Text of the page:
Nowadays it seems like everyone is taking protein in some form or another. Just walk around your local supermarket and you’re likely to find an assortment of protein – enriched cereals, bars, crisps and even bread. Whether the type of protein is soy, whey, casein, or milk… it’s all about one thing…
PROTEIN!

Of course, one of the best ways to get the amount of protein your diet requires is through whole foods, but not everyone has time to whip up a quick meal before they go out or if they are late for work in the mornings, you want something which is easy and barely takes a couple of minutes. That’s where supplements come in.

What’s the first image that comes to mind when you think of protein powder? Probably a jacked-up guy making a post workout shake, right? It’s time we squash this stereotype and realise that protein is essential for the body, no matter what gender you are.

It is recommended that the average woman consumes about 46 grams of protein per day.

Of course, those that are trying to lose weight or train regularly may need more to keep their muscles strong and their metabolisms highly active.

When you’re on a weight-loss journey, eating adequate protein is essential to your success. Many people start to shed pounds with ease once they increase the amount of protein in their diet since high-protein foods take more work to digest,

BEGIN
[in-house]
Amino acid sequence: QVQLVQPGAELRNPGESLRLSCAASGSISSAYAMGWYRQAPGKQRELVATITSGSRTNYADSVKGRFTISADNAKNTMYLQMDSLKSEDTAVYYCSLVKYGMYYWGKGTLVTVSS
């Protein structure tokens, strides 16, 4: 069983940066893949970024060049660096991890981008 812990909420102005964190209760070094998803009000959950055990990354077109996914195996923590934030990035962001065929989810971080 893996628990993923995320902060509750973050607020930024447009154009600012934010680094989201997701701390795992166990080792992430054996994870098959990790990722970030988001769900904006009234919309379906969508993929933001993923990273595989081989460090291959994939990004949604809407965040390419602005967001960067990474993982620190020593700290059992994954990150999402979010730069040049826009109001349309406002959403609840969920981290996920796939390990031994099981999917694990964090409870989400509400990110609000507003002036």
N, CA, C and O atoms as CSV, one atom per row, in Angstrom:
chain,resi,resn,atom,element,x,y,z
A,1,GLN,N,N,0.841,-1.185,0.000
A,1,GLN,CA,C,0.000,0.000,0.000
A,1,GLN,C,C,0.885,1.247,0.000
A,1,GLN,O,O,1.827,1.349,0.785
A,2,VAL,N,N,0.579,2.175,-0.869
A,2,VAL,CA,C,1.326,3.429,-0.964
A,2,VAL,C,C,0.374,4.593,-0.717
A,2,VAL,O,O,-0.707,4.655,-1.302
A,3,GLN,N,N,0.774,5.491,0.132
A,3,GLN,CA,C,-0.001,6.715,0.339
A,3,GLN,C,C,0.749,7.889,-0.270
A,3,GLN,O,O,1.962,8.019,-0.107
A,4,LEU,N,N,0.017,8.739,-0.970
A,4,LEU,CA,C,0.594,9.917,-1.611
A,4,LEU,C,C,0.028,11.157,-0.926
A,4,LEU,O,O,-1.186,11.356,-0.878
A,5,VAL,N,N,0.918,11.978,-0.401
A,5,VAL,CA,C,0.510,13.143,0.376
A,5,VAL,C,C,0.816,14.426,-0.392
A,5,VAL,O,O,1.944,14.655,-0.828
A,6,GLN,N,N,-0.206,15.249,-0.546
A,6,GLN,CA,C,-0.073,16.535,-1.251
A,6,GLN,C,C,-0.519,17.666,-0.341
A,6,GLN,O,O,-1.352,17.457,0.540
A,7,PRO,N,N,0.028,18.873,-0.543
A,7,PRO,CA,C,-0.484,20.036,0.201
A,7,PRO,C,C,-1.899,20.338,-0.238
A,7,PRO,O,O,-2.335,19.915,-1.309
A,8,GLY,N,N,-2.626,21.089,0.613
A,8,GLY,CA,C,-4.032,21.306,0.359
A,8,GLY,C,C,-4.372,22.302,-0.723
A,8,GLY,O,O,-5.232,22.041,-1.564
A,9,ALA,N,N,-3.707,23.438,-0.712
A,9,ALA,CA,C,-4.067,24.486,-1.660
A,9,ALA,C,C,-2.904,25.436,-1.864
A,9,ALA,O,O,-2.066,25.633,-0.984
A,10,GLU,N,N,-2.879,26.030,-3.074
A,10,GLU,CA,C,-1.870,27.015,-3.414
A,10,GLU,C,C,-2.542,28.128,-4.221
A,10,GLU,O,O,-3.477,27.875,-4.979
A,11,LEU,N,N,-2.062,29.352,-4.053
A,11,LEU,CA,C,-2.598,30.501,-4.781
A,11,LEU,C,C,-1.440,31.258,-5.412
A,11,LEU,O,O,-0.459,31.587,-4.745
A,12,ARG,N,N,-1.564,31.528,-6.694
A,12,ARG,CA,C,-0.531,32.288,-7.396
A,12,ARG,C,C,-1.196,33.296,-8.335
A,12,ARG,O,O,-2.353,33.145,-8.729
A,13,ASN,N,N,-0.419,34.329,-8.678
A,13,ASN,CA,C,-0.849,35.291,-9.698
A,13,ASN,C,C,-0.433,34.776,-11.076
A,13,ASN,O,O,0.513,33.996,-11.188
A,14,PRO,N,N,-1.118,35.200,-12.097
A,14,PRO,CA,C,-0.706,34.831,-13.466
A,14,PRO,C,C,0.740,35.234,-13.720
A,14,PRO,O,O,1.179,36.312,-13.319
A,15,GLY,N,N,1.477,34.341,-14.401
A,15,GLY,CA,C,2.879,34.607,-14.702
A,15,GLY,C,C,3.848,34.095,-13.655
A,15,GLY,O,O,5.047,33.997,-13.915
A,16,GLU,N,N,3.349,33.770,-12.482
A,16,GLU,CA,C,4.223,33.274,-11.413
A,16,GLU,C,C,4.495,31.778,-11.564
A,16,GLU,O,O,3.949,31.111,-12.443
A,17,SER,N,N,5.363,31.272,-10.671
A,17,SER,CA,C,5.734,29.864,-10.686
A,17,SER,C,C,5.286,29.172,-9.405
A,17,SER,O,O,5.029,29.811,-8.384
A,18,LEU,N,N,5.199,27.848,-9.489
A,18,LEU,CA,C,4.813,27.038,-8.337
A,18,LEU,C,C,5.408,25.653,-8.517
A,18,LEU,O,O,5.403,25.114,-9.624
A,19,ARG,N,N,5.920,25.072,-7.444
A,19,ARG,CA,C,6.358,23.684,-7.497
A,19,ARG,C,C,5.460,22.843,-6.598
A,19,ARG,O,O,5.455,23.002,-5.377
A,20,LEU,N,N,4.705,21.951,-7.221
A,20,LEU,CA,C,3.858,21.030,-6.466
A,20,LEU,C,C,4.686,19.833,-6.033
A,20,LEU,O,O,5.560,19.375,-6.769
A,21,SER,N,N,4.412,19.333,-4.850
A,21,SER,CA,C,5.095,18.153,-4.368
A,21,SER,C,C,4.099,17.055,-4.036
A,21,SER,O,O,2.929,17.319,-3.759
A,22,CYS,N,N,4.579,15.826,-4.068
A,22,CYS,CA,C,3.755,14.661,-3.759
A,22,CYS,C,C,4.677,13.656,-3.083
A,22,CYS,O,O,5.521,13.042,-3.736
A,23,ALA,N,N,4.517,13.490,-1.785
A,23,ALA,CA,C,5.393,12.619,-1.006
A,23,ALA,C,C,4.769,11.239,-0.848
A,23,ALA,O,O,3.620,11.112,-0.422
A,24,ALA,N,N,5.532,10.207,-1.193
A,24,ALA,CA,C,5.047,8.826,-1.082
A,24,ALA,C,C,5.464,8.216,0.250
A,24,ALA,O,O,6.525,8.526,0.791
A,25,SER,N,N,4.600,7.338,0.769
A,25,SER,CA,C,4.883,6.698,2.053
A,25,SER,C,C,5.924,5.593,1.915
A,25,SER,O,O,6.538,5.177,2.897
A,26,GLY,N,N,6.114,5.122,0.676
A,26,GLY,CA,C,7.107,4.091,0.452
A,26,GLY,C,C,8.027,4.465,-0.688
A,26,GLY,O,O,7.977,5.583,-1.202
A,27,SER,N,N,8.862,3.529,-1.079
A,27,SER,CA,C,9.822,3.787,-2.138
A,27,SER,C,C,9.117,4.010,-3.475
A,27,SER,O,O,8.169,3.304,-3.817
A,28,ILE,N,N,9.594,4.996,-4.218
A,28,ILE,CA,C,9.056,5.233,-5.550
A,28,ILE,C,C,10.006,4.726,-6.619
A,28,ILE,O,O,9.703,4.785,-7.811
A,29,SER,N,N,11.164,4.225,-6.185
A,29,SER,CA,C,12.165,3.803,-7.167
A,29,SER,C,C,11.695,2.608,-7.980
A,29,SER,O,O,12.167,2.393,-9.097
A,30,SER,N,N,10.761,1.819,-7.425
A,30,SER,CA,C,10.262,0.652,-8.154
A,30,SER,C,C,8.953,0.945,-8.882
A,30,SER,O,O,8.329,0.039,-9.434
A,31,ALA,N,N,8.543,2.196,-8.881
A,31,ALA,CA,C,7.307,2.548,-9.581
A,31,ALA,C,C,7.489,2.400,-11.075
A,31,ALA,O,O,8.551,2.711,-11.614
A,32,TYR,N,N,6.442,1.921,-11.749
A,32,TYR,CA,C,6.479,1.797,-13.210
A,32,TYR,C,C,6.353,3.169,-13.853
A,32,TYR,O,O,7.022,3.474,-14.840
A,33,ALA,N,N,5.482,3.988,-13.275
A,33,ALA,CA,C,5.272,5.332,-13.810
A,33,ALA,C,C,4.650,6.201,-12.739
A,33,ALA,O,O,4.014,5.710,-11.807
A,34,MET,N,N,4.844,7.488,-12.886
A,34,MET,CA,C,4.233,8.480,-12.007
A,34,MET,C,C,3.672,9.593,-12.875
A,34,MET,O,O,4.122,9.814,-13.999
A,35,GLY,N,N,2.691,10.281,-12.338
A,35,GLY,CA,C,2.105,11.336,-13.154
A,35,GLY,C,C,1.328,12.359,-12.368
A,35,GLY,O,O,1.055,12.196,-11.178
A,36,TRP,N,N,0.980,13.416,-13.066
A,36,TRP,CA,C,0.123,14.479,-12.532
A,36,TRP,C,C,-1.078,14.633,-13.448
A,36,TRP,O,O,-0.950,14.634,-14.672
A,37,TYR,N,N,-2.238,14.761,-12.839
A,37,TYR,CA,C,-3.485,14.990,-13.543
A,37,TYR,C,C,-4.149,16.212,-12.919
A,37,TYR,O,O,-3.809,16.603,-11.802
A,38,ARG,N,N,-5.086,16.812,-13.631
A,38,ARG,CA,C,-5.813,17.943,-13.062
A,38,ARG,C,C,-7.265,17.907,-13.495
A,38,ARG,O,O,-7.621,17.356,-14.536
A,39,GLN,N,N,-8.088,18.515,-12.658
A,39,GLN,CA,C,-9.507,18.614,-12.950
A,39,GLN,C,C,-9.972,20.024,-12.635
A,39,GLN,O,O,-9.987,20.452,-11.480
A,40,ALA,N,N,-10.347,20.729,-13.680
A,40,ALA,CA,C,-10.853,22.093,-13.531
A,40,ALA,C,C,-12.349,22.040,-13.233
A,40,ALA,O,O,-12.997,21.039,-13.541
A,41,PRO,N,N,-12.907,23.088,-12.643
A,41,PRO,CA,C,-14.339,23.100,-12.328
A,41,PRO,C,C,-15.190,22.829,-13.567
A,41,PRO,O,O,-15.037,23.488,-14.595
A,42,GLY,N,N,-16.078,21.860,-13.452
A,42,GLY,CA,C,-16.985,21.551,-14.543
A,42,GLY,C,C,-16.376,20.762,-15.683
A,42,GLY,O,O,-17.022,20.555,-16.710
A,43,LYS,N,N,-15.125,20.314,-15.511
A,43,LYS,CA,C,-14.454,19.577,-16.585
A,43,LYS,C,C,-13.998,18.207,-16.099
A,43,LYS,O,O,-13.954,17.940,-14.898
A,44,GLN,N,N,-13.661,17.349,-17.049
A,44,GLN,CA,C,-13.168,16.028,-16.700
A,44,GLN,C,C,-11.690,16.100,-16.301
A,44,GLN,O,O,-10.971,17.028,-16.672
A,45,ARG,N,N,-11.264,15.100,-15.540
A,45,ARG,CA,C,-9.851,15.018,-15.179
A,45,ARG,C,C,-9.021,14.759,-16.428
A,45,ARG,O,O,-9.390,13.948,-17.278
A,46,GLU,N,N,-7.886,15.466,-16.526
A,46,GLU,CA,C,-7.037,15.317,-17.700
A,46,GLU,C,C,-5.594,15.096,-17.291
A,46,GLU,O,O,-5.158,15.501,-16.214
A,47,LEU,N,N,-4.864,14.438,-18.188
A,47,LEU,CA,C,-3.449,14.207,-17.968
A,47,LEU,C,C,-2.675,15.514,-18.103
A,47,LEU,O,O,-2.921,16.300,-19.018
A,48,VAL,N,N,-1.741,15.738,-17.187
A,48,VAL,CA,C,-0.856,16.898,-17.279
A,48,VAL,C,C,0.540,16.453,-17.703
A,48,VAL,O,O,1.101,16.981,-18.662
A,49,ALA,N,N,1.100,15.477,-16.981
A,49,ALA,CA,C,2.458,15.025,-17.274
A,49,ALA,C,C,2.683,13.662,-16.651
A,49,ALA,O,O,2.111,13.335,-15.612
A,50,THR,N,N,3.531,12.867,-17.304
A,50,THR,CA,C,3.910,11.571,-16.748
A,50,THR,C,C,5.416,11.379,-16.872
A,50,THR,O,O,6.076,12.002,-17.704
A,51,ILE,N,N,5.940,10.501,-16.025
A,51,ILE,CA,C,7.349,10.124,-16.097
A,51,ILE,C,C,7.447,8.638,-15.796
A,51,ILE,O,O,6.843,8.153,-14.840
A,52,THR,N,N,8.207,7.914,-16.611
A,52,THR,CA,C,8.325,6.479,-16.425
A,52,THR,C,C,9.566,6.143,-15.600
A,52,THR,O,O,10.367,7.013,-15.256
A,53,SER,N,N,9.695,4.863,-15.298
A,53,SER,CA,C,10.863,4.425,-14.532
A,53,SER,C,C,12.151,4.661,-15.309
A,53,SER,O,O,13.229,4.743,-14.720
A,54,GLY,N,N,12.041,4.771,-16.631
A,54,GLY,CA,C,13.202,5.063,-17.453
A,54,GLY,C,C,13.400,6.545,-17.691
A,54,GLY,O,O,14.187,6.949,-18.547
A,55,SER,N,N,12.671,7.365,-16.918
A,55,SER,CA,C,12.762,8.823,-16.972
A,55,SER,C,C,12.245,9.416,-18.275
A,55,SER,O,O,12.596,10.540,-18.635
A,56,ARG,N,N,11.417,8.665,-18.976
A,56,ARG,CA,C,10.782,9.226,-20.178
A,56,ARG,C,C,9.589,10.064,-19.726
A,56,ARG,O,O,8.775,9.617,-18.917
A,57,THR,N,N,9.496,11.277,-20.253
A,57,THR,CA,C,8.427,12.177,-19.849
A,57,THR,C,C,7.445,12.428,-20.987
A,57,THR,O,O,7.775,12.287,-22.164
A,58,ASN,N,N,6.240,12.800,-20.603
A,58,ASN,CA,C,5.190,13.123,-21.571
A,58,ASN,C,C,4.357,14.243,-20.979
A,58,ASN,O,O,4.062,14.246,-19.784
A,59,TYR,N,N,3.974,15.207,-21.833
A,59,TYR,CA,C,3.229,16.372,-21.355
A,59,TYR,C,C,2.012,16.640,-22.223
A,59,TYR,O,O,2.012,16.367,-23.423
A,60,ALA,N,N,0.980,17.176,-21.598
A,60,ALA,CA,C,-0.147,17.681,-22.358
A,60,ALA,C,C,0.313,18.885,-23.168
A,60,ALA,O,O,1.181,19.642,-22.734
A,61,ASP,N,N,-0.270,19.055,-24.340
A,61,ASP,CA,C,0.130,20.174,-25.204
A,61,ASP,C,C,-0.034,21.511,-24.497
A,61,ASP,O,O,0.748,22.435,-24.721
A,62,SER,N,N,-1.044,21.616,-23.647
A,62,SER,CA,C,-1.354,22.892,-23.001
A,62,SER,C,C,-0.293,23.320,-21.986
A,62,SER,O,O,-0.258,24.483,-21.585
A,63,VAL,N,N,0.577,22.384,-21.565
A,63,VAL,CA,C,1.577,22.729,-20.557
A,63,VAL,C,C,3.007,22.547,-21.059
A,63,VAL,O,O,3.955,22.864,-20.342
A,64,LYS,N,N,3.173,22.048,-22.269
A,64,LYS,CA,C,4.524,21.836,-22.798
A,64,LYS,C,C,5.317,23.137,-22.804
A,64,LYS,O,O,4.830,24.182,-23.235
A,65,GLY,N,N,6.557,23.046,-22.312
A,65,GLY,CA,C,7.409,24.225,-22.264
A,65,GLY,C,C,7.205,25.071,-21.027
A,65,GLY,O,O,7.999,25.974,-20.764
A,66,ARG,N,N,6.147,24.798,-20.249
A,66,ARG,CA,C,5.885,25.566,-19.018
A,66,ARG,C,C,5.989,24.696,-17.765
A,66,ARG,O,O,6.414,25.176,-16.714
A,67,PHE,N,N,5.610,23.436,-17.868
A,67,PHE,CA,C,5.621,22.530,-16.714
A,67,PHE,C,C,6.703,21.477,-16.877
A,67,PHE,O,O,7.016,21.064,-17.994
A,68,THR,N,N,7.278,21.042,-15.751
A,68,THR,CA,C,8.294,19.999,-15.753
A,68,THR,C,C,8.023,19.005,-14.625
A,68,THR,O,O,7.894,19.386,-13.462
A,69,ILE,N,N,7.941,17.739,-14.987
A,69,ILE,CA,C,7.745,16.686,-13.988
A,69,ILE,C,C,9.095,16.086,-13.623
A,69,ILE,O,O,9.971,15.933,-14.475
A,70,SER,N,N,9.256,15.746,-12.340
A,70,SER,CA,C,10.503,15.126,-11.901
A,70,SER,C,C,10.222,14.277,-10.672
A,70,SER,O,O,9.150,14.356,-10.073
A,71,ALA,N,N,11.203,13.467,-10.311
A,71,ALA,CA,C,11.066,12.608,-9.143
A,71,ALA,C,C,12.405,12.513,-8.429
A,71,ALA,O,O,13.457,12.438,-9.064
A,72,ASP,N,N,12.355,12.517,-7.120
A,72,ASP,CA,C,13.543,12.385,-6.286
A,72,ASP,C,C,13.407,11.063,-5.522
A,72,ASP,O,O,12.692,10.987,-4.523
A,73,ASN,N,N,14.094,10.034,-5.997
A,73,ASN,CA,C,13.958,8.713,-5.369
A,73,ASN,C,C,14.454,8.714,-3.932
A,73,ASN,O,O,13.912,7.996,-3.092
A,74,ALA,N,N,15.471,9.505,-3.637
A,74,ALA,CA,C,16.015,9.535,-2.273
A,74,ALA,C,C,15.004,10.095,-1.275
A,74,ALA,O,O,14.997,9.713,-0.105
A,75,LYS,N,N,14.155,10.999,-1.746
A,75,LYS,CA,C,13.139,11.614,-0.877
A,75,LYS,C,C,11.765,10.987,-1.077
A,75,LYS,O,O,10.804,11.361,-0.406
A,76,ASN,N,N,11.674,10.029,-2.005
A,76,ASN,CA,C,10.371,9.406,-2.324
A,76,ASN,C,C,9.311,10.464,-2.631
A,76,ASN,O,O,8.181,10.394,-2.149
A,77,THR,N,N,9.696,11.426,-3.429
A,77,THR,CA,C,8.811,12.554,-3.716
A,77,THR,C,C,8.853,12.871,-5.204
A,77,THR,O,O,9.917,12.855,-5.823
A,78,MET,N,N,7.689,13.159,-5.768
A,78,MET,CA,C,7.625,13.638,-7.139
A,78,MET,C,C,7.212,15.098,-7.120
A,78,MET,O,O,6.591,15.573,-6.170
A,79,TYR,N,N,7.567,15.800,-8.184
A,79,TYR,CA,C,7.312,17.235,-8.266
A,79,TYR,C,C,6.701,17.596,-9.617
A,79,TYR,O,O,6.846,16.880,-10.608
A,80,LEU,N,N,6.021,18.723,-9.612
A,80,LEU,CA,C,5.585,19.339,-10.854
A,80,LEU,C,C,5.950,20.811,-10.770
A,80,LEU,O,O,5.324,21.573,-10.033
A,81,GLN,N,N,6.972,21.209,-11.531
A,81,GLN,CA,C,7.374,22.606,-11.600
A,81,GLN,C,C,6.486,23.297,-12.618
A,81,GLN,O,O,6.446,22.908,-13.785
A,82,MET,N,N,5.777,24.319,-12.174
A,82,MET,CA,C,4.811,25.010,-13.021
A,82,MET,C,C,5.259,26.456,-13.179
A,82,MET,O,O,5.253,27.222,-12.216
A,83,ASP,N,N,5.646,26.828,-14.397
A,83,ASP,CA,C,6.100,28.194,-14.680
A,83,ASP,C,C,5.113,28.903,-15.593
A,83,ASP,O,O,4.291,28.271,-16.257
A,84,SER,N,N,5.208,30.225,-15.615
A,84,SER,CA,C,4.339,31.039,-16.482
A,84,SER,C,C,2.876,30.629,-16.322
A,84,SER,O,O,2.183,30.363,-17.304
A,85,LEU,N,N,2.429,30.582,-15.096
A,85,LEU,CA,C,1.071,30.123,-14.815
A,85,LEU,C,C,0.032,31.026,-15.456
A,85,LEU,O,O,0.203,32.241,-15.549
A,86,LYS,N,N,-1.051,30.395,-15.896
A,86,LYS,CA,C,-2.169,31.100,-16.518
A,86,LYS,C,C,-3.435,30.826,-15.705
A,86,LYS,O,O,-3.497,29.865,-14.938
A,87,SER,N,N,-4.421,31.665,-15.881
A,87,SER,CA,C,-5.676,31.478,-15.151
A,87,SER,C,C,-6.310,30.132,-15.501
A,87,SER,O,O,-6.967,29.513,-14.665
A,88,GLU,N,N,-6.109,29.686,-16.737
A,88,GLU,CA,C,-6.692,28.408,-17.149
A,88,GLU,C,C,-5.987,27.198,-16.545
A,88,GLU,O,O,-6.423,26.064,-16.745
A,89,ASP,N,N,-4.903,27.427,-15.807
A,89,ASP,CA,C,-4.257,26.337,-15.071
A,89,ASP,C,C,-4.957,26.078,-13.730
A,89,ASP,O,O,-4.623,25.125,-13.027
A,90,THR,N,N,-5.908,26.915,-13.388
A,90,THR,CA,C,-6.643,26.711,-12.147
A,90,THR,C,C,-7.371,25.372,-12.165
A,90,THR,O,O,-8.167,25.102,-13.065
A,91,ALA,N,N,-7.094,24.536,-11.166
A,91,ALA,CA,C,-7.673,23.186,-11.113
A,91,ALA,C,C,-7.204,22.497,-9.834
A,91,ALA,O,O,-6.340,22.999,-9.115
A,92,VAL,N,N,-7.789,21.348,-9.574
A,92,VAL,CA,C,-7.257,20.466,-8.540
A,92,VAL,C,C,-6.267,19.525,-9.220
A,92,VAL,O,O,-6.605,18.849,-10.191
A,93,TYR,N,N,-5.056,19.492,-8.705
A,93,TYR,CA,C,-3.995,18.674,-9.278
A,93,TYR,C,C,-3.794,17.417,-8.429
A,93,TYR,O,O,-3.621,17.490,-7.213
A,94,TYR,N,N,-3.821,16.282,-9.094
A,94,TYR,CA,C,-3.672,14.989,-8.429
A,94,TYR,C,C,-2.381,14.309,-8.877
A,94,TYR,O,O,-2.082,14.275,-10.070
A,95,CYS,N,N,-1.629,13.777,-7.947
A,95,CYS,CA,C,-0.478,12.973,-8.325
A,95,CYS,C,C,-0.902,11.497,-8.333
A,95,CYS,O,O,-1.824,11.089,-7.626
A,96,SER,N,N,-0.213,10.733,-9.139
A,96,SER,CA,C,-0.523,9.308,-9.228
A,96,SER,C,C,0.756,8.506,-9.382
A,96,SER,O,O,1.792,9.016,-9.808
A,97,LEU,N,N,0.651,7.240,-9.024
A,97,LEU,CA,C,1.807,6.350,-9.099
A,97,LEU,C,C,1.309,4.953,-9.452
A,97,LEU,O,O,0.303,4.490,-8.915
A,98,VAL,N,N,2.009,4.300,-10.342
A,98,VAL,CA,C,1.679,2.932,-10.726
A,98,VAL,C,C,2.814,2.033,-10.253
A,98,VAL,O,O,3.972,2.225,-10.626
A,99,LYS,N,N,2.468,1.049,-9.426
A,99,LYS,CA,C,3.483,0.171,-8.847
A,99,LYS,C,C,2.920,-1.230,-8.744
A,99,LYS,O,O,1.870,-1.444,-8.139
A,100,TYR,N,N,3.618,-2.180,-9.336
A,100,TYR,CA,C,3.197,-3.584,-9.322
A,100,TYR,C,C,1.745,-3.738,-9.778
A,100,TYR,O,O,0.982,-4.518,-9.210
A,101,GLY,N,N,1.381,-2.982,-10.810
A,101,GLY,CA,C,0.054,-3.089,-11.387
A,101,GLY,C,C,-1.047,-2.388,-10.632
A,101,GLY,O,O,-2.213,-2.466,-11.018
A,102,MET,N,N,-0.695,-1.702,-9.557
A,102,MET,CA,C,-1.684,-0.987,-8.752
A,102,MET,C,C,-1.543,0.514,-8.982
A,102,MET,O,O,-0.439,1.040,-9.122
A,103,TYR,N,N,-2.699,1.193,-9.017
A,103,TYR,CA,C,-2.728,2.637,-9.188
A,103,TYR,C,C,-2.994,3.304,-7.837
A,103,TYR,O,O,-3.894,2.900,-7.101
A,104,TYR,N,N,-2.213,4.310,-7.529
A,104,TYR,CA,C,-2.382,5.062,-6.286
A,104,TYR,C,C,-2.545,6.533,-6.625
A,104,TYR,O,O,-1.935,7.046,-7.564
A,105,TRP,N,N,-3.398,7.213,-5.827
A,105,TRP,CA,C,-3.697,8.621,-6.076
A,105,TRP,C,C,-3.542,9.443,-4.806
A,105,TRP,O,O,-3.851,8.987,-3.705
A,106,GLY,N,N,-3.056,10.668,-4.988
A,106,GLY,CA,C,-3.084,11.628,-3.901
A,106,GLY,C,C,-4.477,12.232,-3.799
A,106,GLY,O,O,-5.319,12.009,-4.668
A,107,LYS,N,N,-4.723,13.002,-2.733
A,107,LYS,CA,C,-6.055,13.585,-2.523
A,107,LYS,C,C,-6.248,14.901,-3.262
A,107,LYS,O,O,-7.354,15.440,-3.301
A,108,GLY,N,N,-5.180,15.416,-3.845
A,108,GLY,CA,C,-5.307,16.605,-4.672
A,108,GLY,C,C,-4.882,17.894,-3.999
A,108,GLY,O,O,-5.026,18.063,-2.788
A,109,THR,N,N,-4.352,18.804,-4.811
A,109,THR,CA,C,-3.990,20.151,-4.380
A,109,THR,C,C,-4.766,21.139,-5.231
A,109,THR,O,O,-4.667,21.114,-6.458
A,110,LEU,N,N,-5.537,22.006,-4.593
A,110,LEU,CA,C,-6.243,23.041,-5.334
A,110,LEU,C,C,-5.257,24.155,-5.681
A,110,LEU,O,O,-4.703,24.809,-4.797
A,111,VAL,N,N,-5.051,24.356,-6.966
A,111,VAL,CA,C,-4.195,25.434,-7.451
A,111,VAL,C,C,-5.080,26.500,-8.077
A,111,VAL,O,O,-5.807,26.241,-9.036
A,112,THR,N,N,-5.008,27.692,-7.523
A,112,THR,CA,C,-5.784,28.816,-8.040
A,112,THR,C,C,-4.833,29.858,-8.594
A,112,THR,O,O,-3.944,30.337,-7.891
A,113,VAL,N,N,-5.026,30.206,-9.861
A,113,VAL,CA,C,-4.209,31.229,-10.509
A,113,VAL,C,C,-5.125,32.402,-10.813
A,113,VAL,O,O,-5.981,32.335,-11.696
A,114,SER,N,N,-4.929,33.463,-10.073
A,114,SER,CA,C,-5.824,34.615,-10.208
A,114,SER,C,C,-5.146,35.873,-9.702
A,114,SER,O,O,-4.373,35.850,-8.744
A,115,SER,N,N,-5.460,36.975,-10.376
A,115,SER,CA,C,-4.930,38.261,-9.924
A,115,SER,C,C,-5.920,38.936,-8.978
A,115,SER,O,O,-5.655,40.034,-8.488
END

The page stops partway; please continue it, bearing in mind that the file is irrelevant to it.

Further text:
metabolize, and use, which means you burn more calories processing them. A longer digestion time also means that you stay fuller longer, unlike the crash-and-burn effect that comes from eating fatty foods and refined carbs.

Getting some of your daily protein in powder form can save you tons of calories. It turns out protein powder is the lowest calorie way out there to get your protein. That’s because protein powders contain little if any grams of fat or carbohydrates, so all of their calories come from protein, says Fear. Expect to put away just four calories per gram. That’s something not even your super-lean chicken breast can claim.

So, where should you start?

Let’s start with the basics. Looking to lose weight? Then adding supplements to your diet is a great way to get ahead of the game. Please be mindful that you will not get the right nutrients your body needs if you replace a healthy meal with a protein shake. But if you combine the two together then the shake will help fill in the gaps that a meal may not.

Before you get sucked into the whole whey/casein/soy/pea/rice/hemp debate, don’t. Whey, which comes from cow’s milk, has been shown to be more effective in stimulating muscle protein synthesis, it’s affordable, and in my opinion tastes the best. So I recommend a whey protein shake after a workout, or to fill in those sugar cravings before midday or late afternoon.

If you’re lactose intolerant, simply opting for a whey protein isolate over whey protein concentrate will cut down on, if not eliminate, any stomach upset or gas.

Meanwhile, when you’re hitting it hard at the gym protein powder can take your results from ‘meh’ to ‘wow’.
Sipping on a protein smoothie after your workout scores you the mixture of protein, carbs, and vitamins you need to build lean muscle and become stronger,

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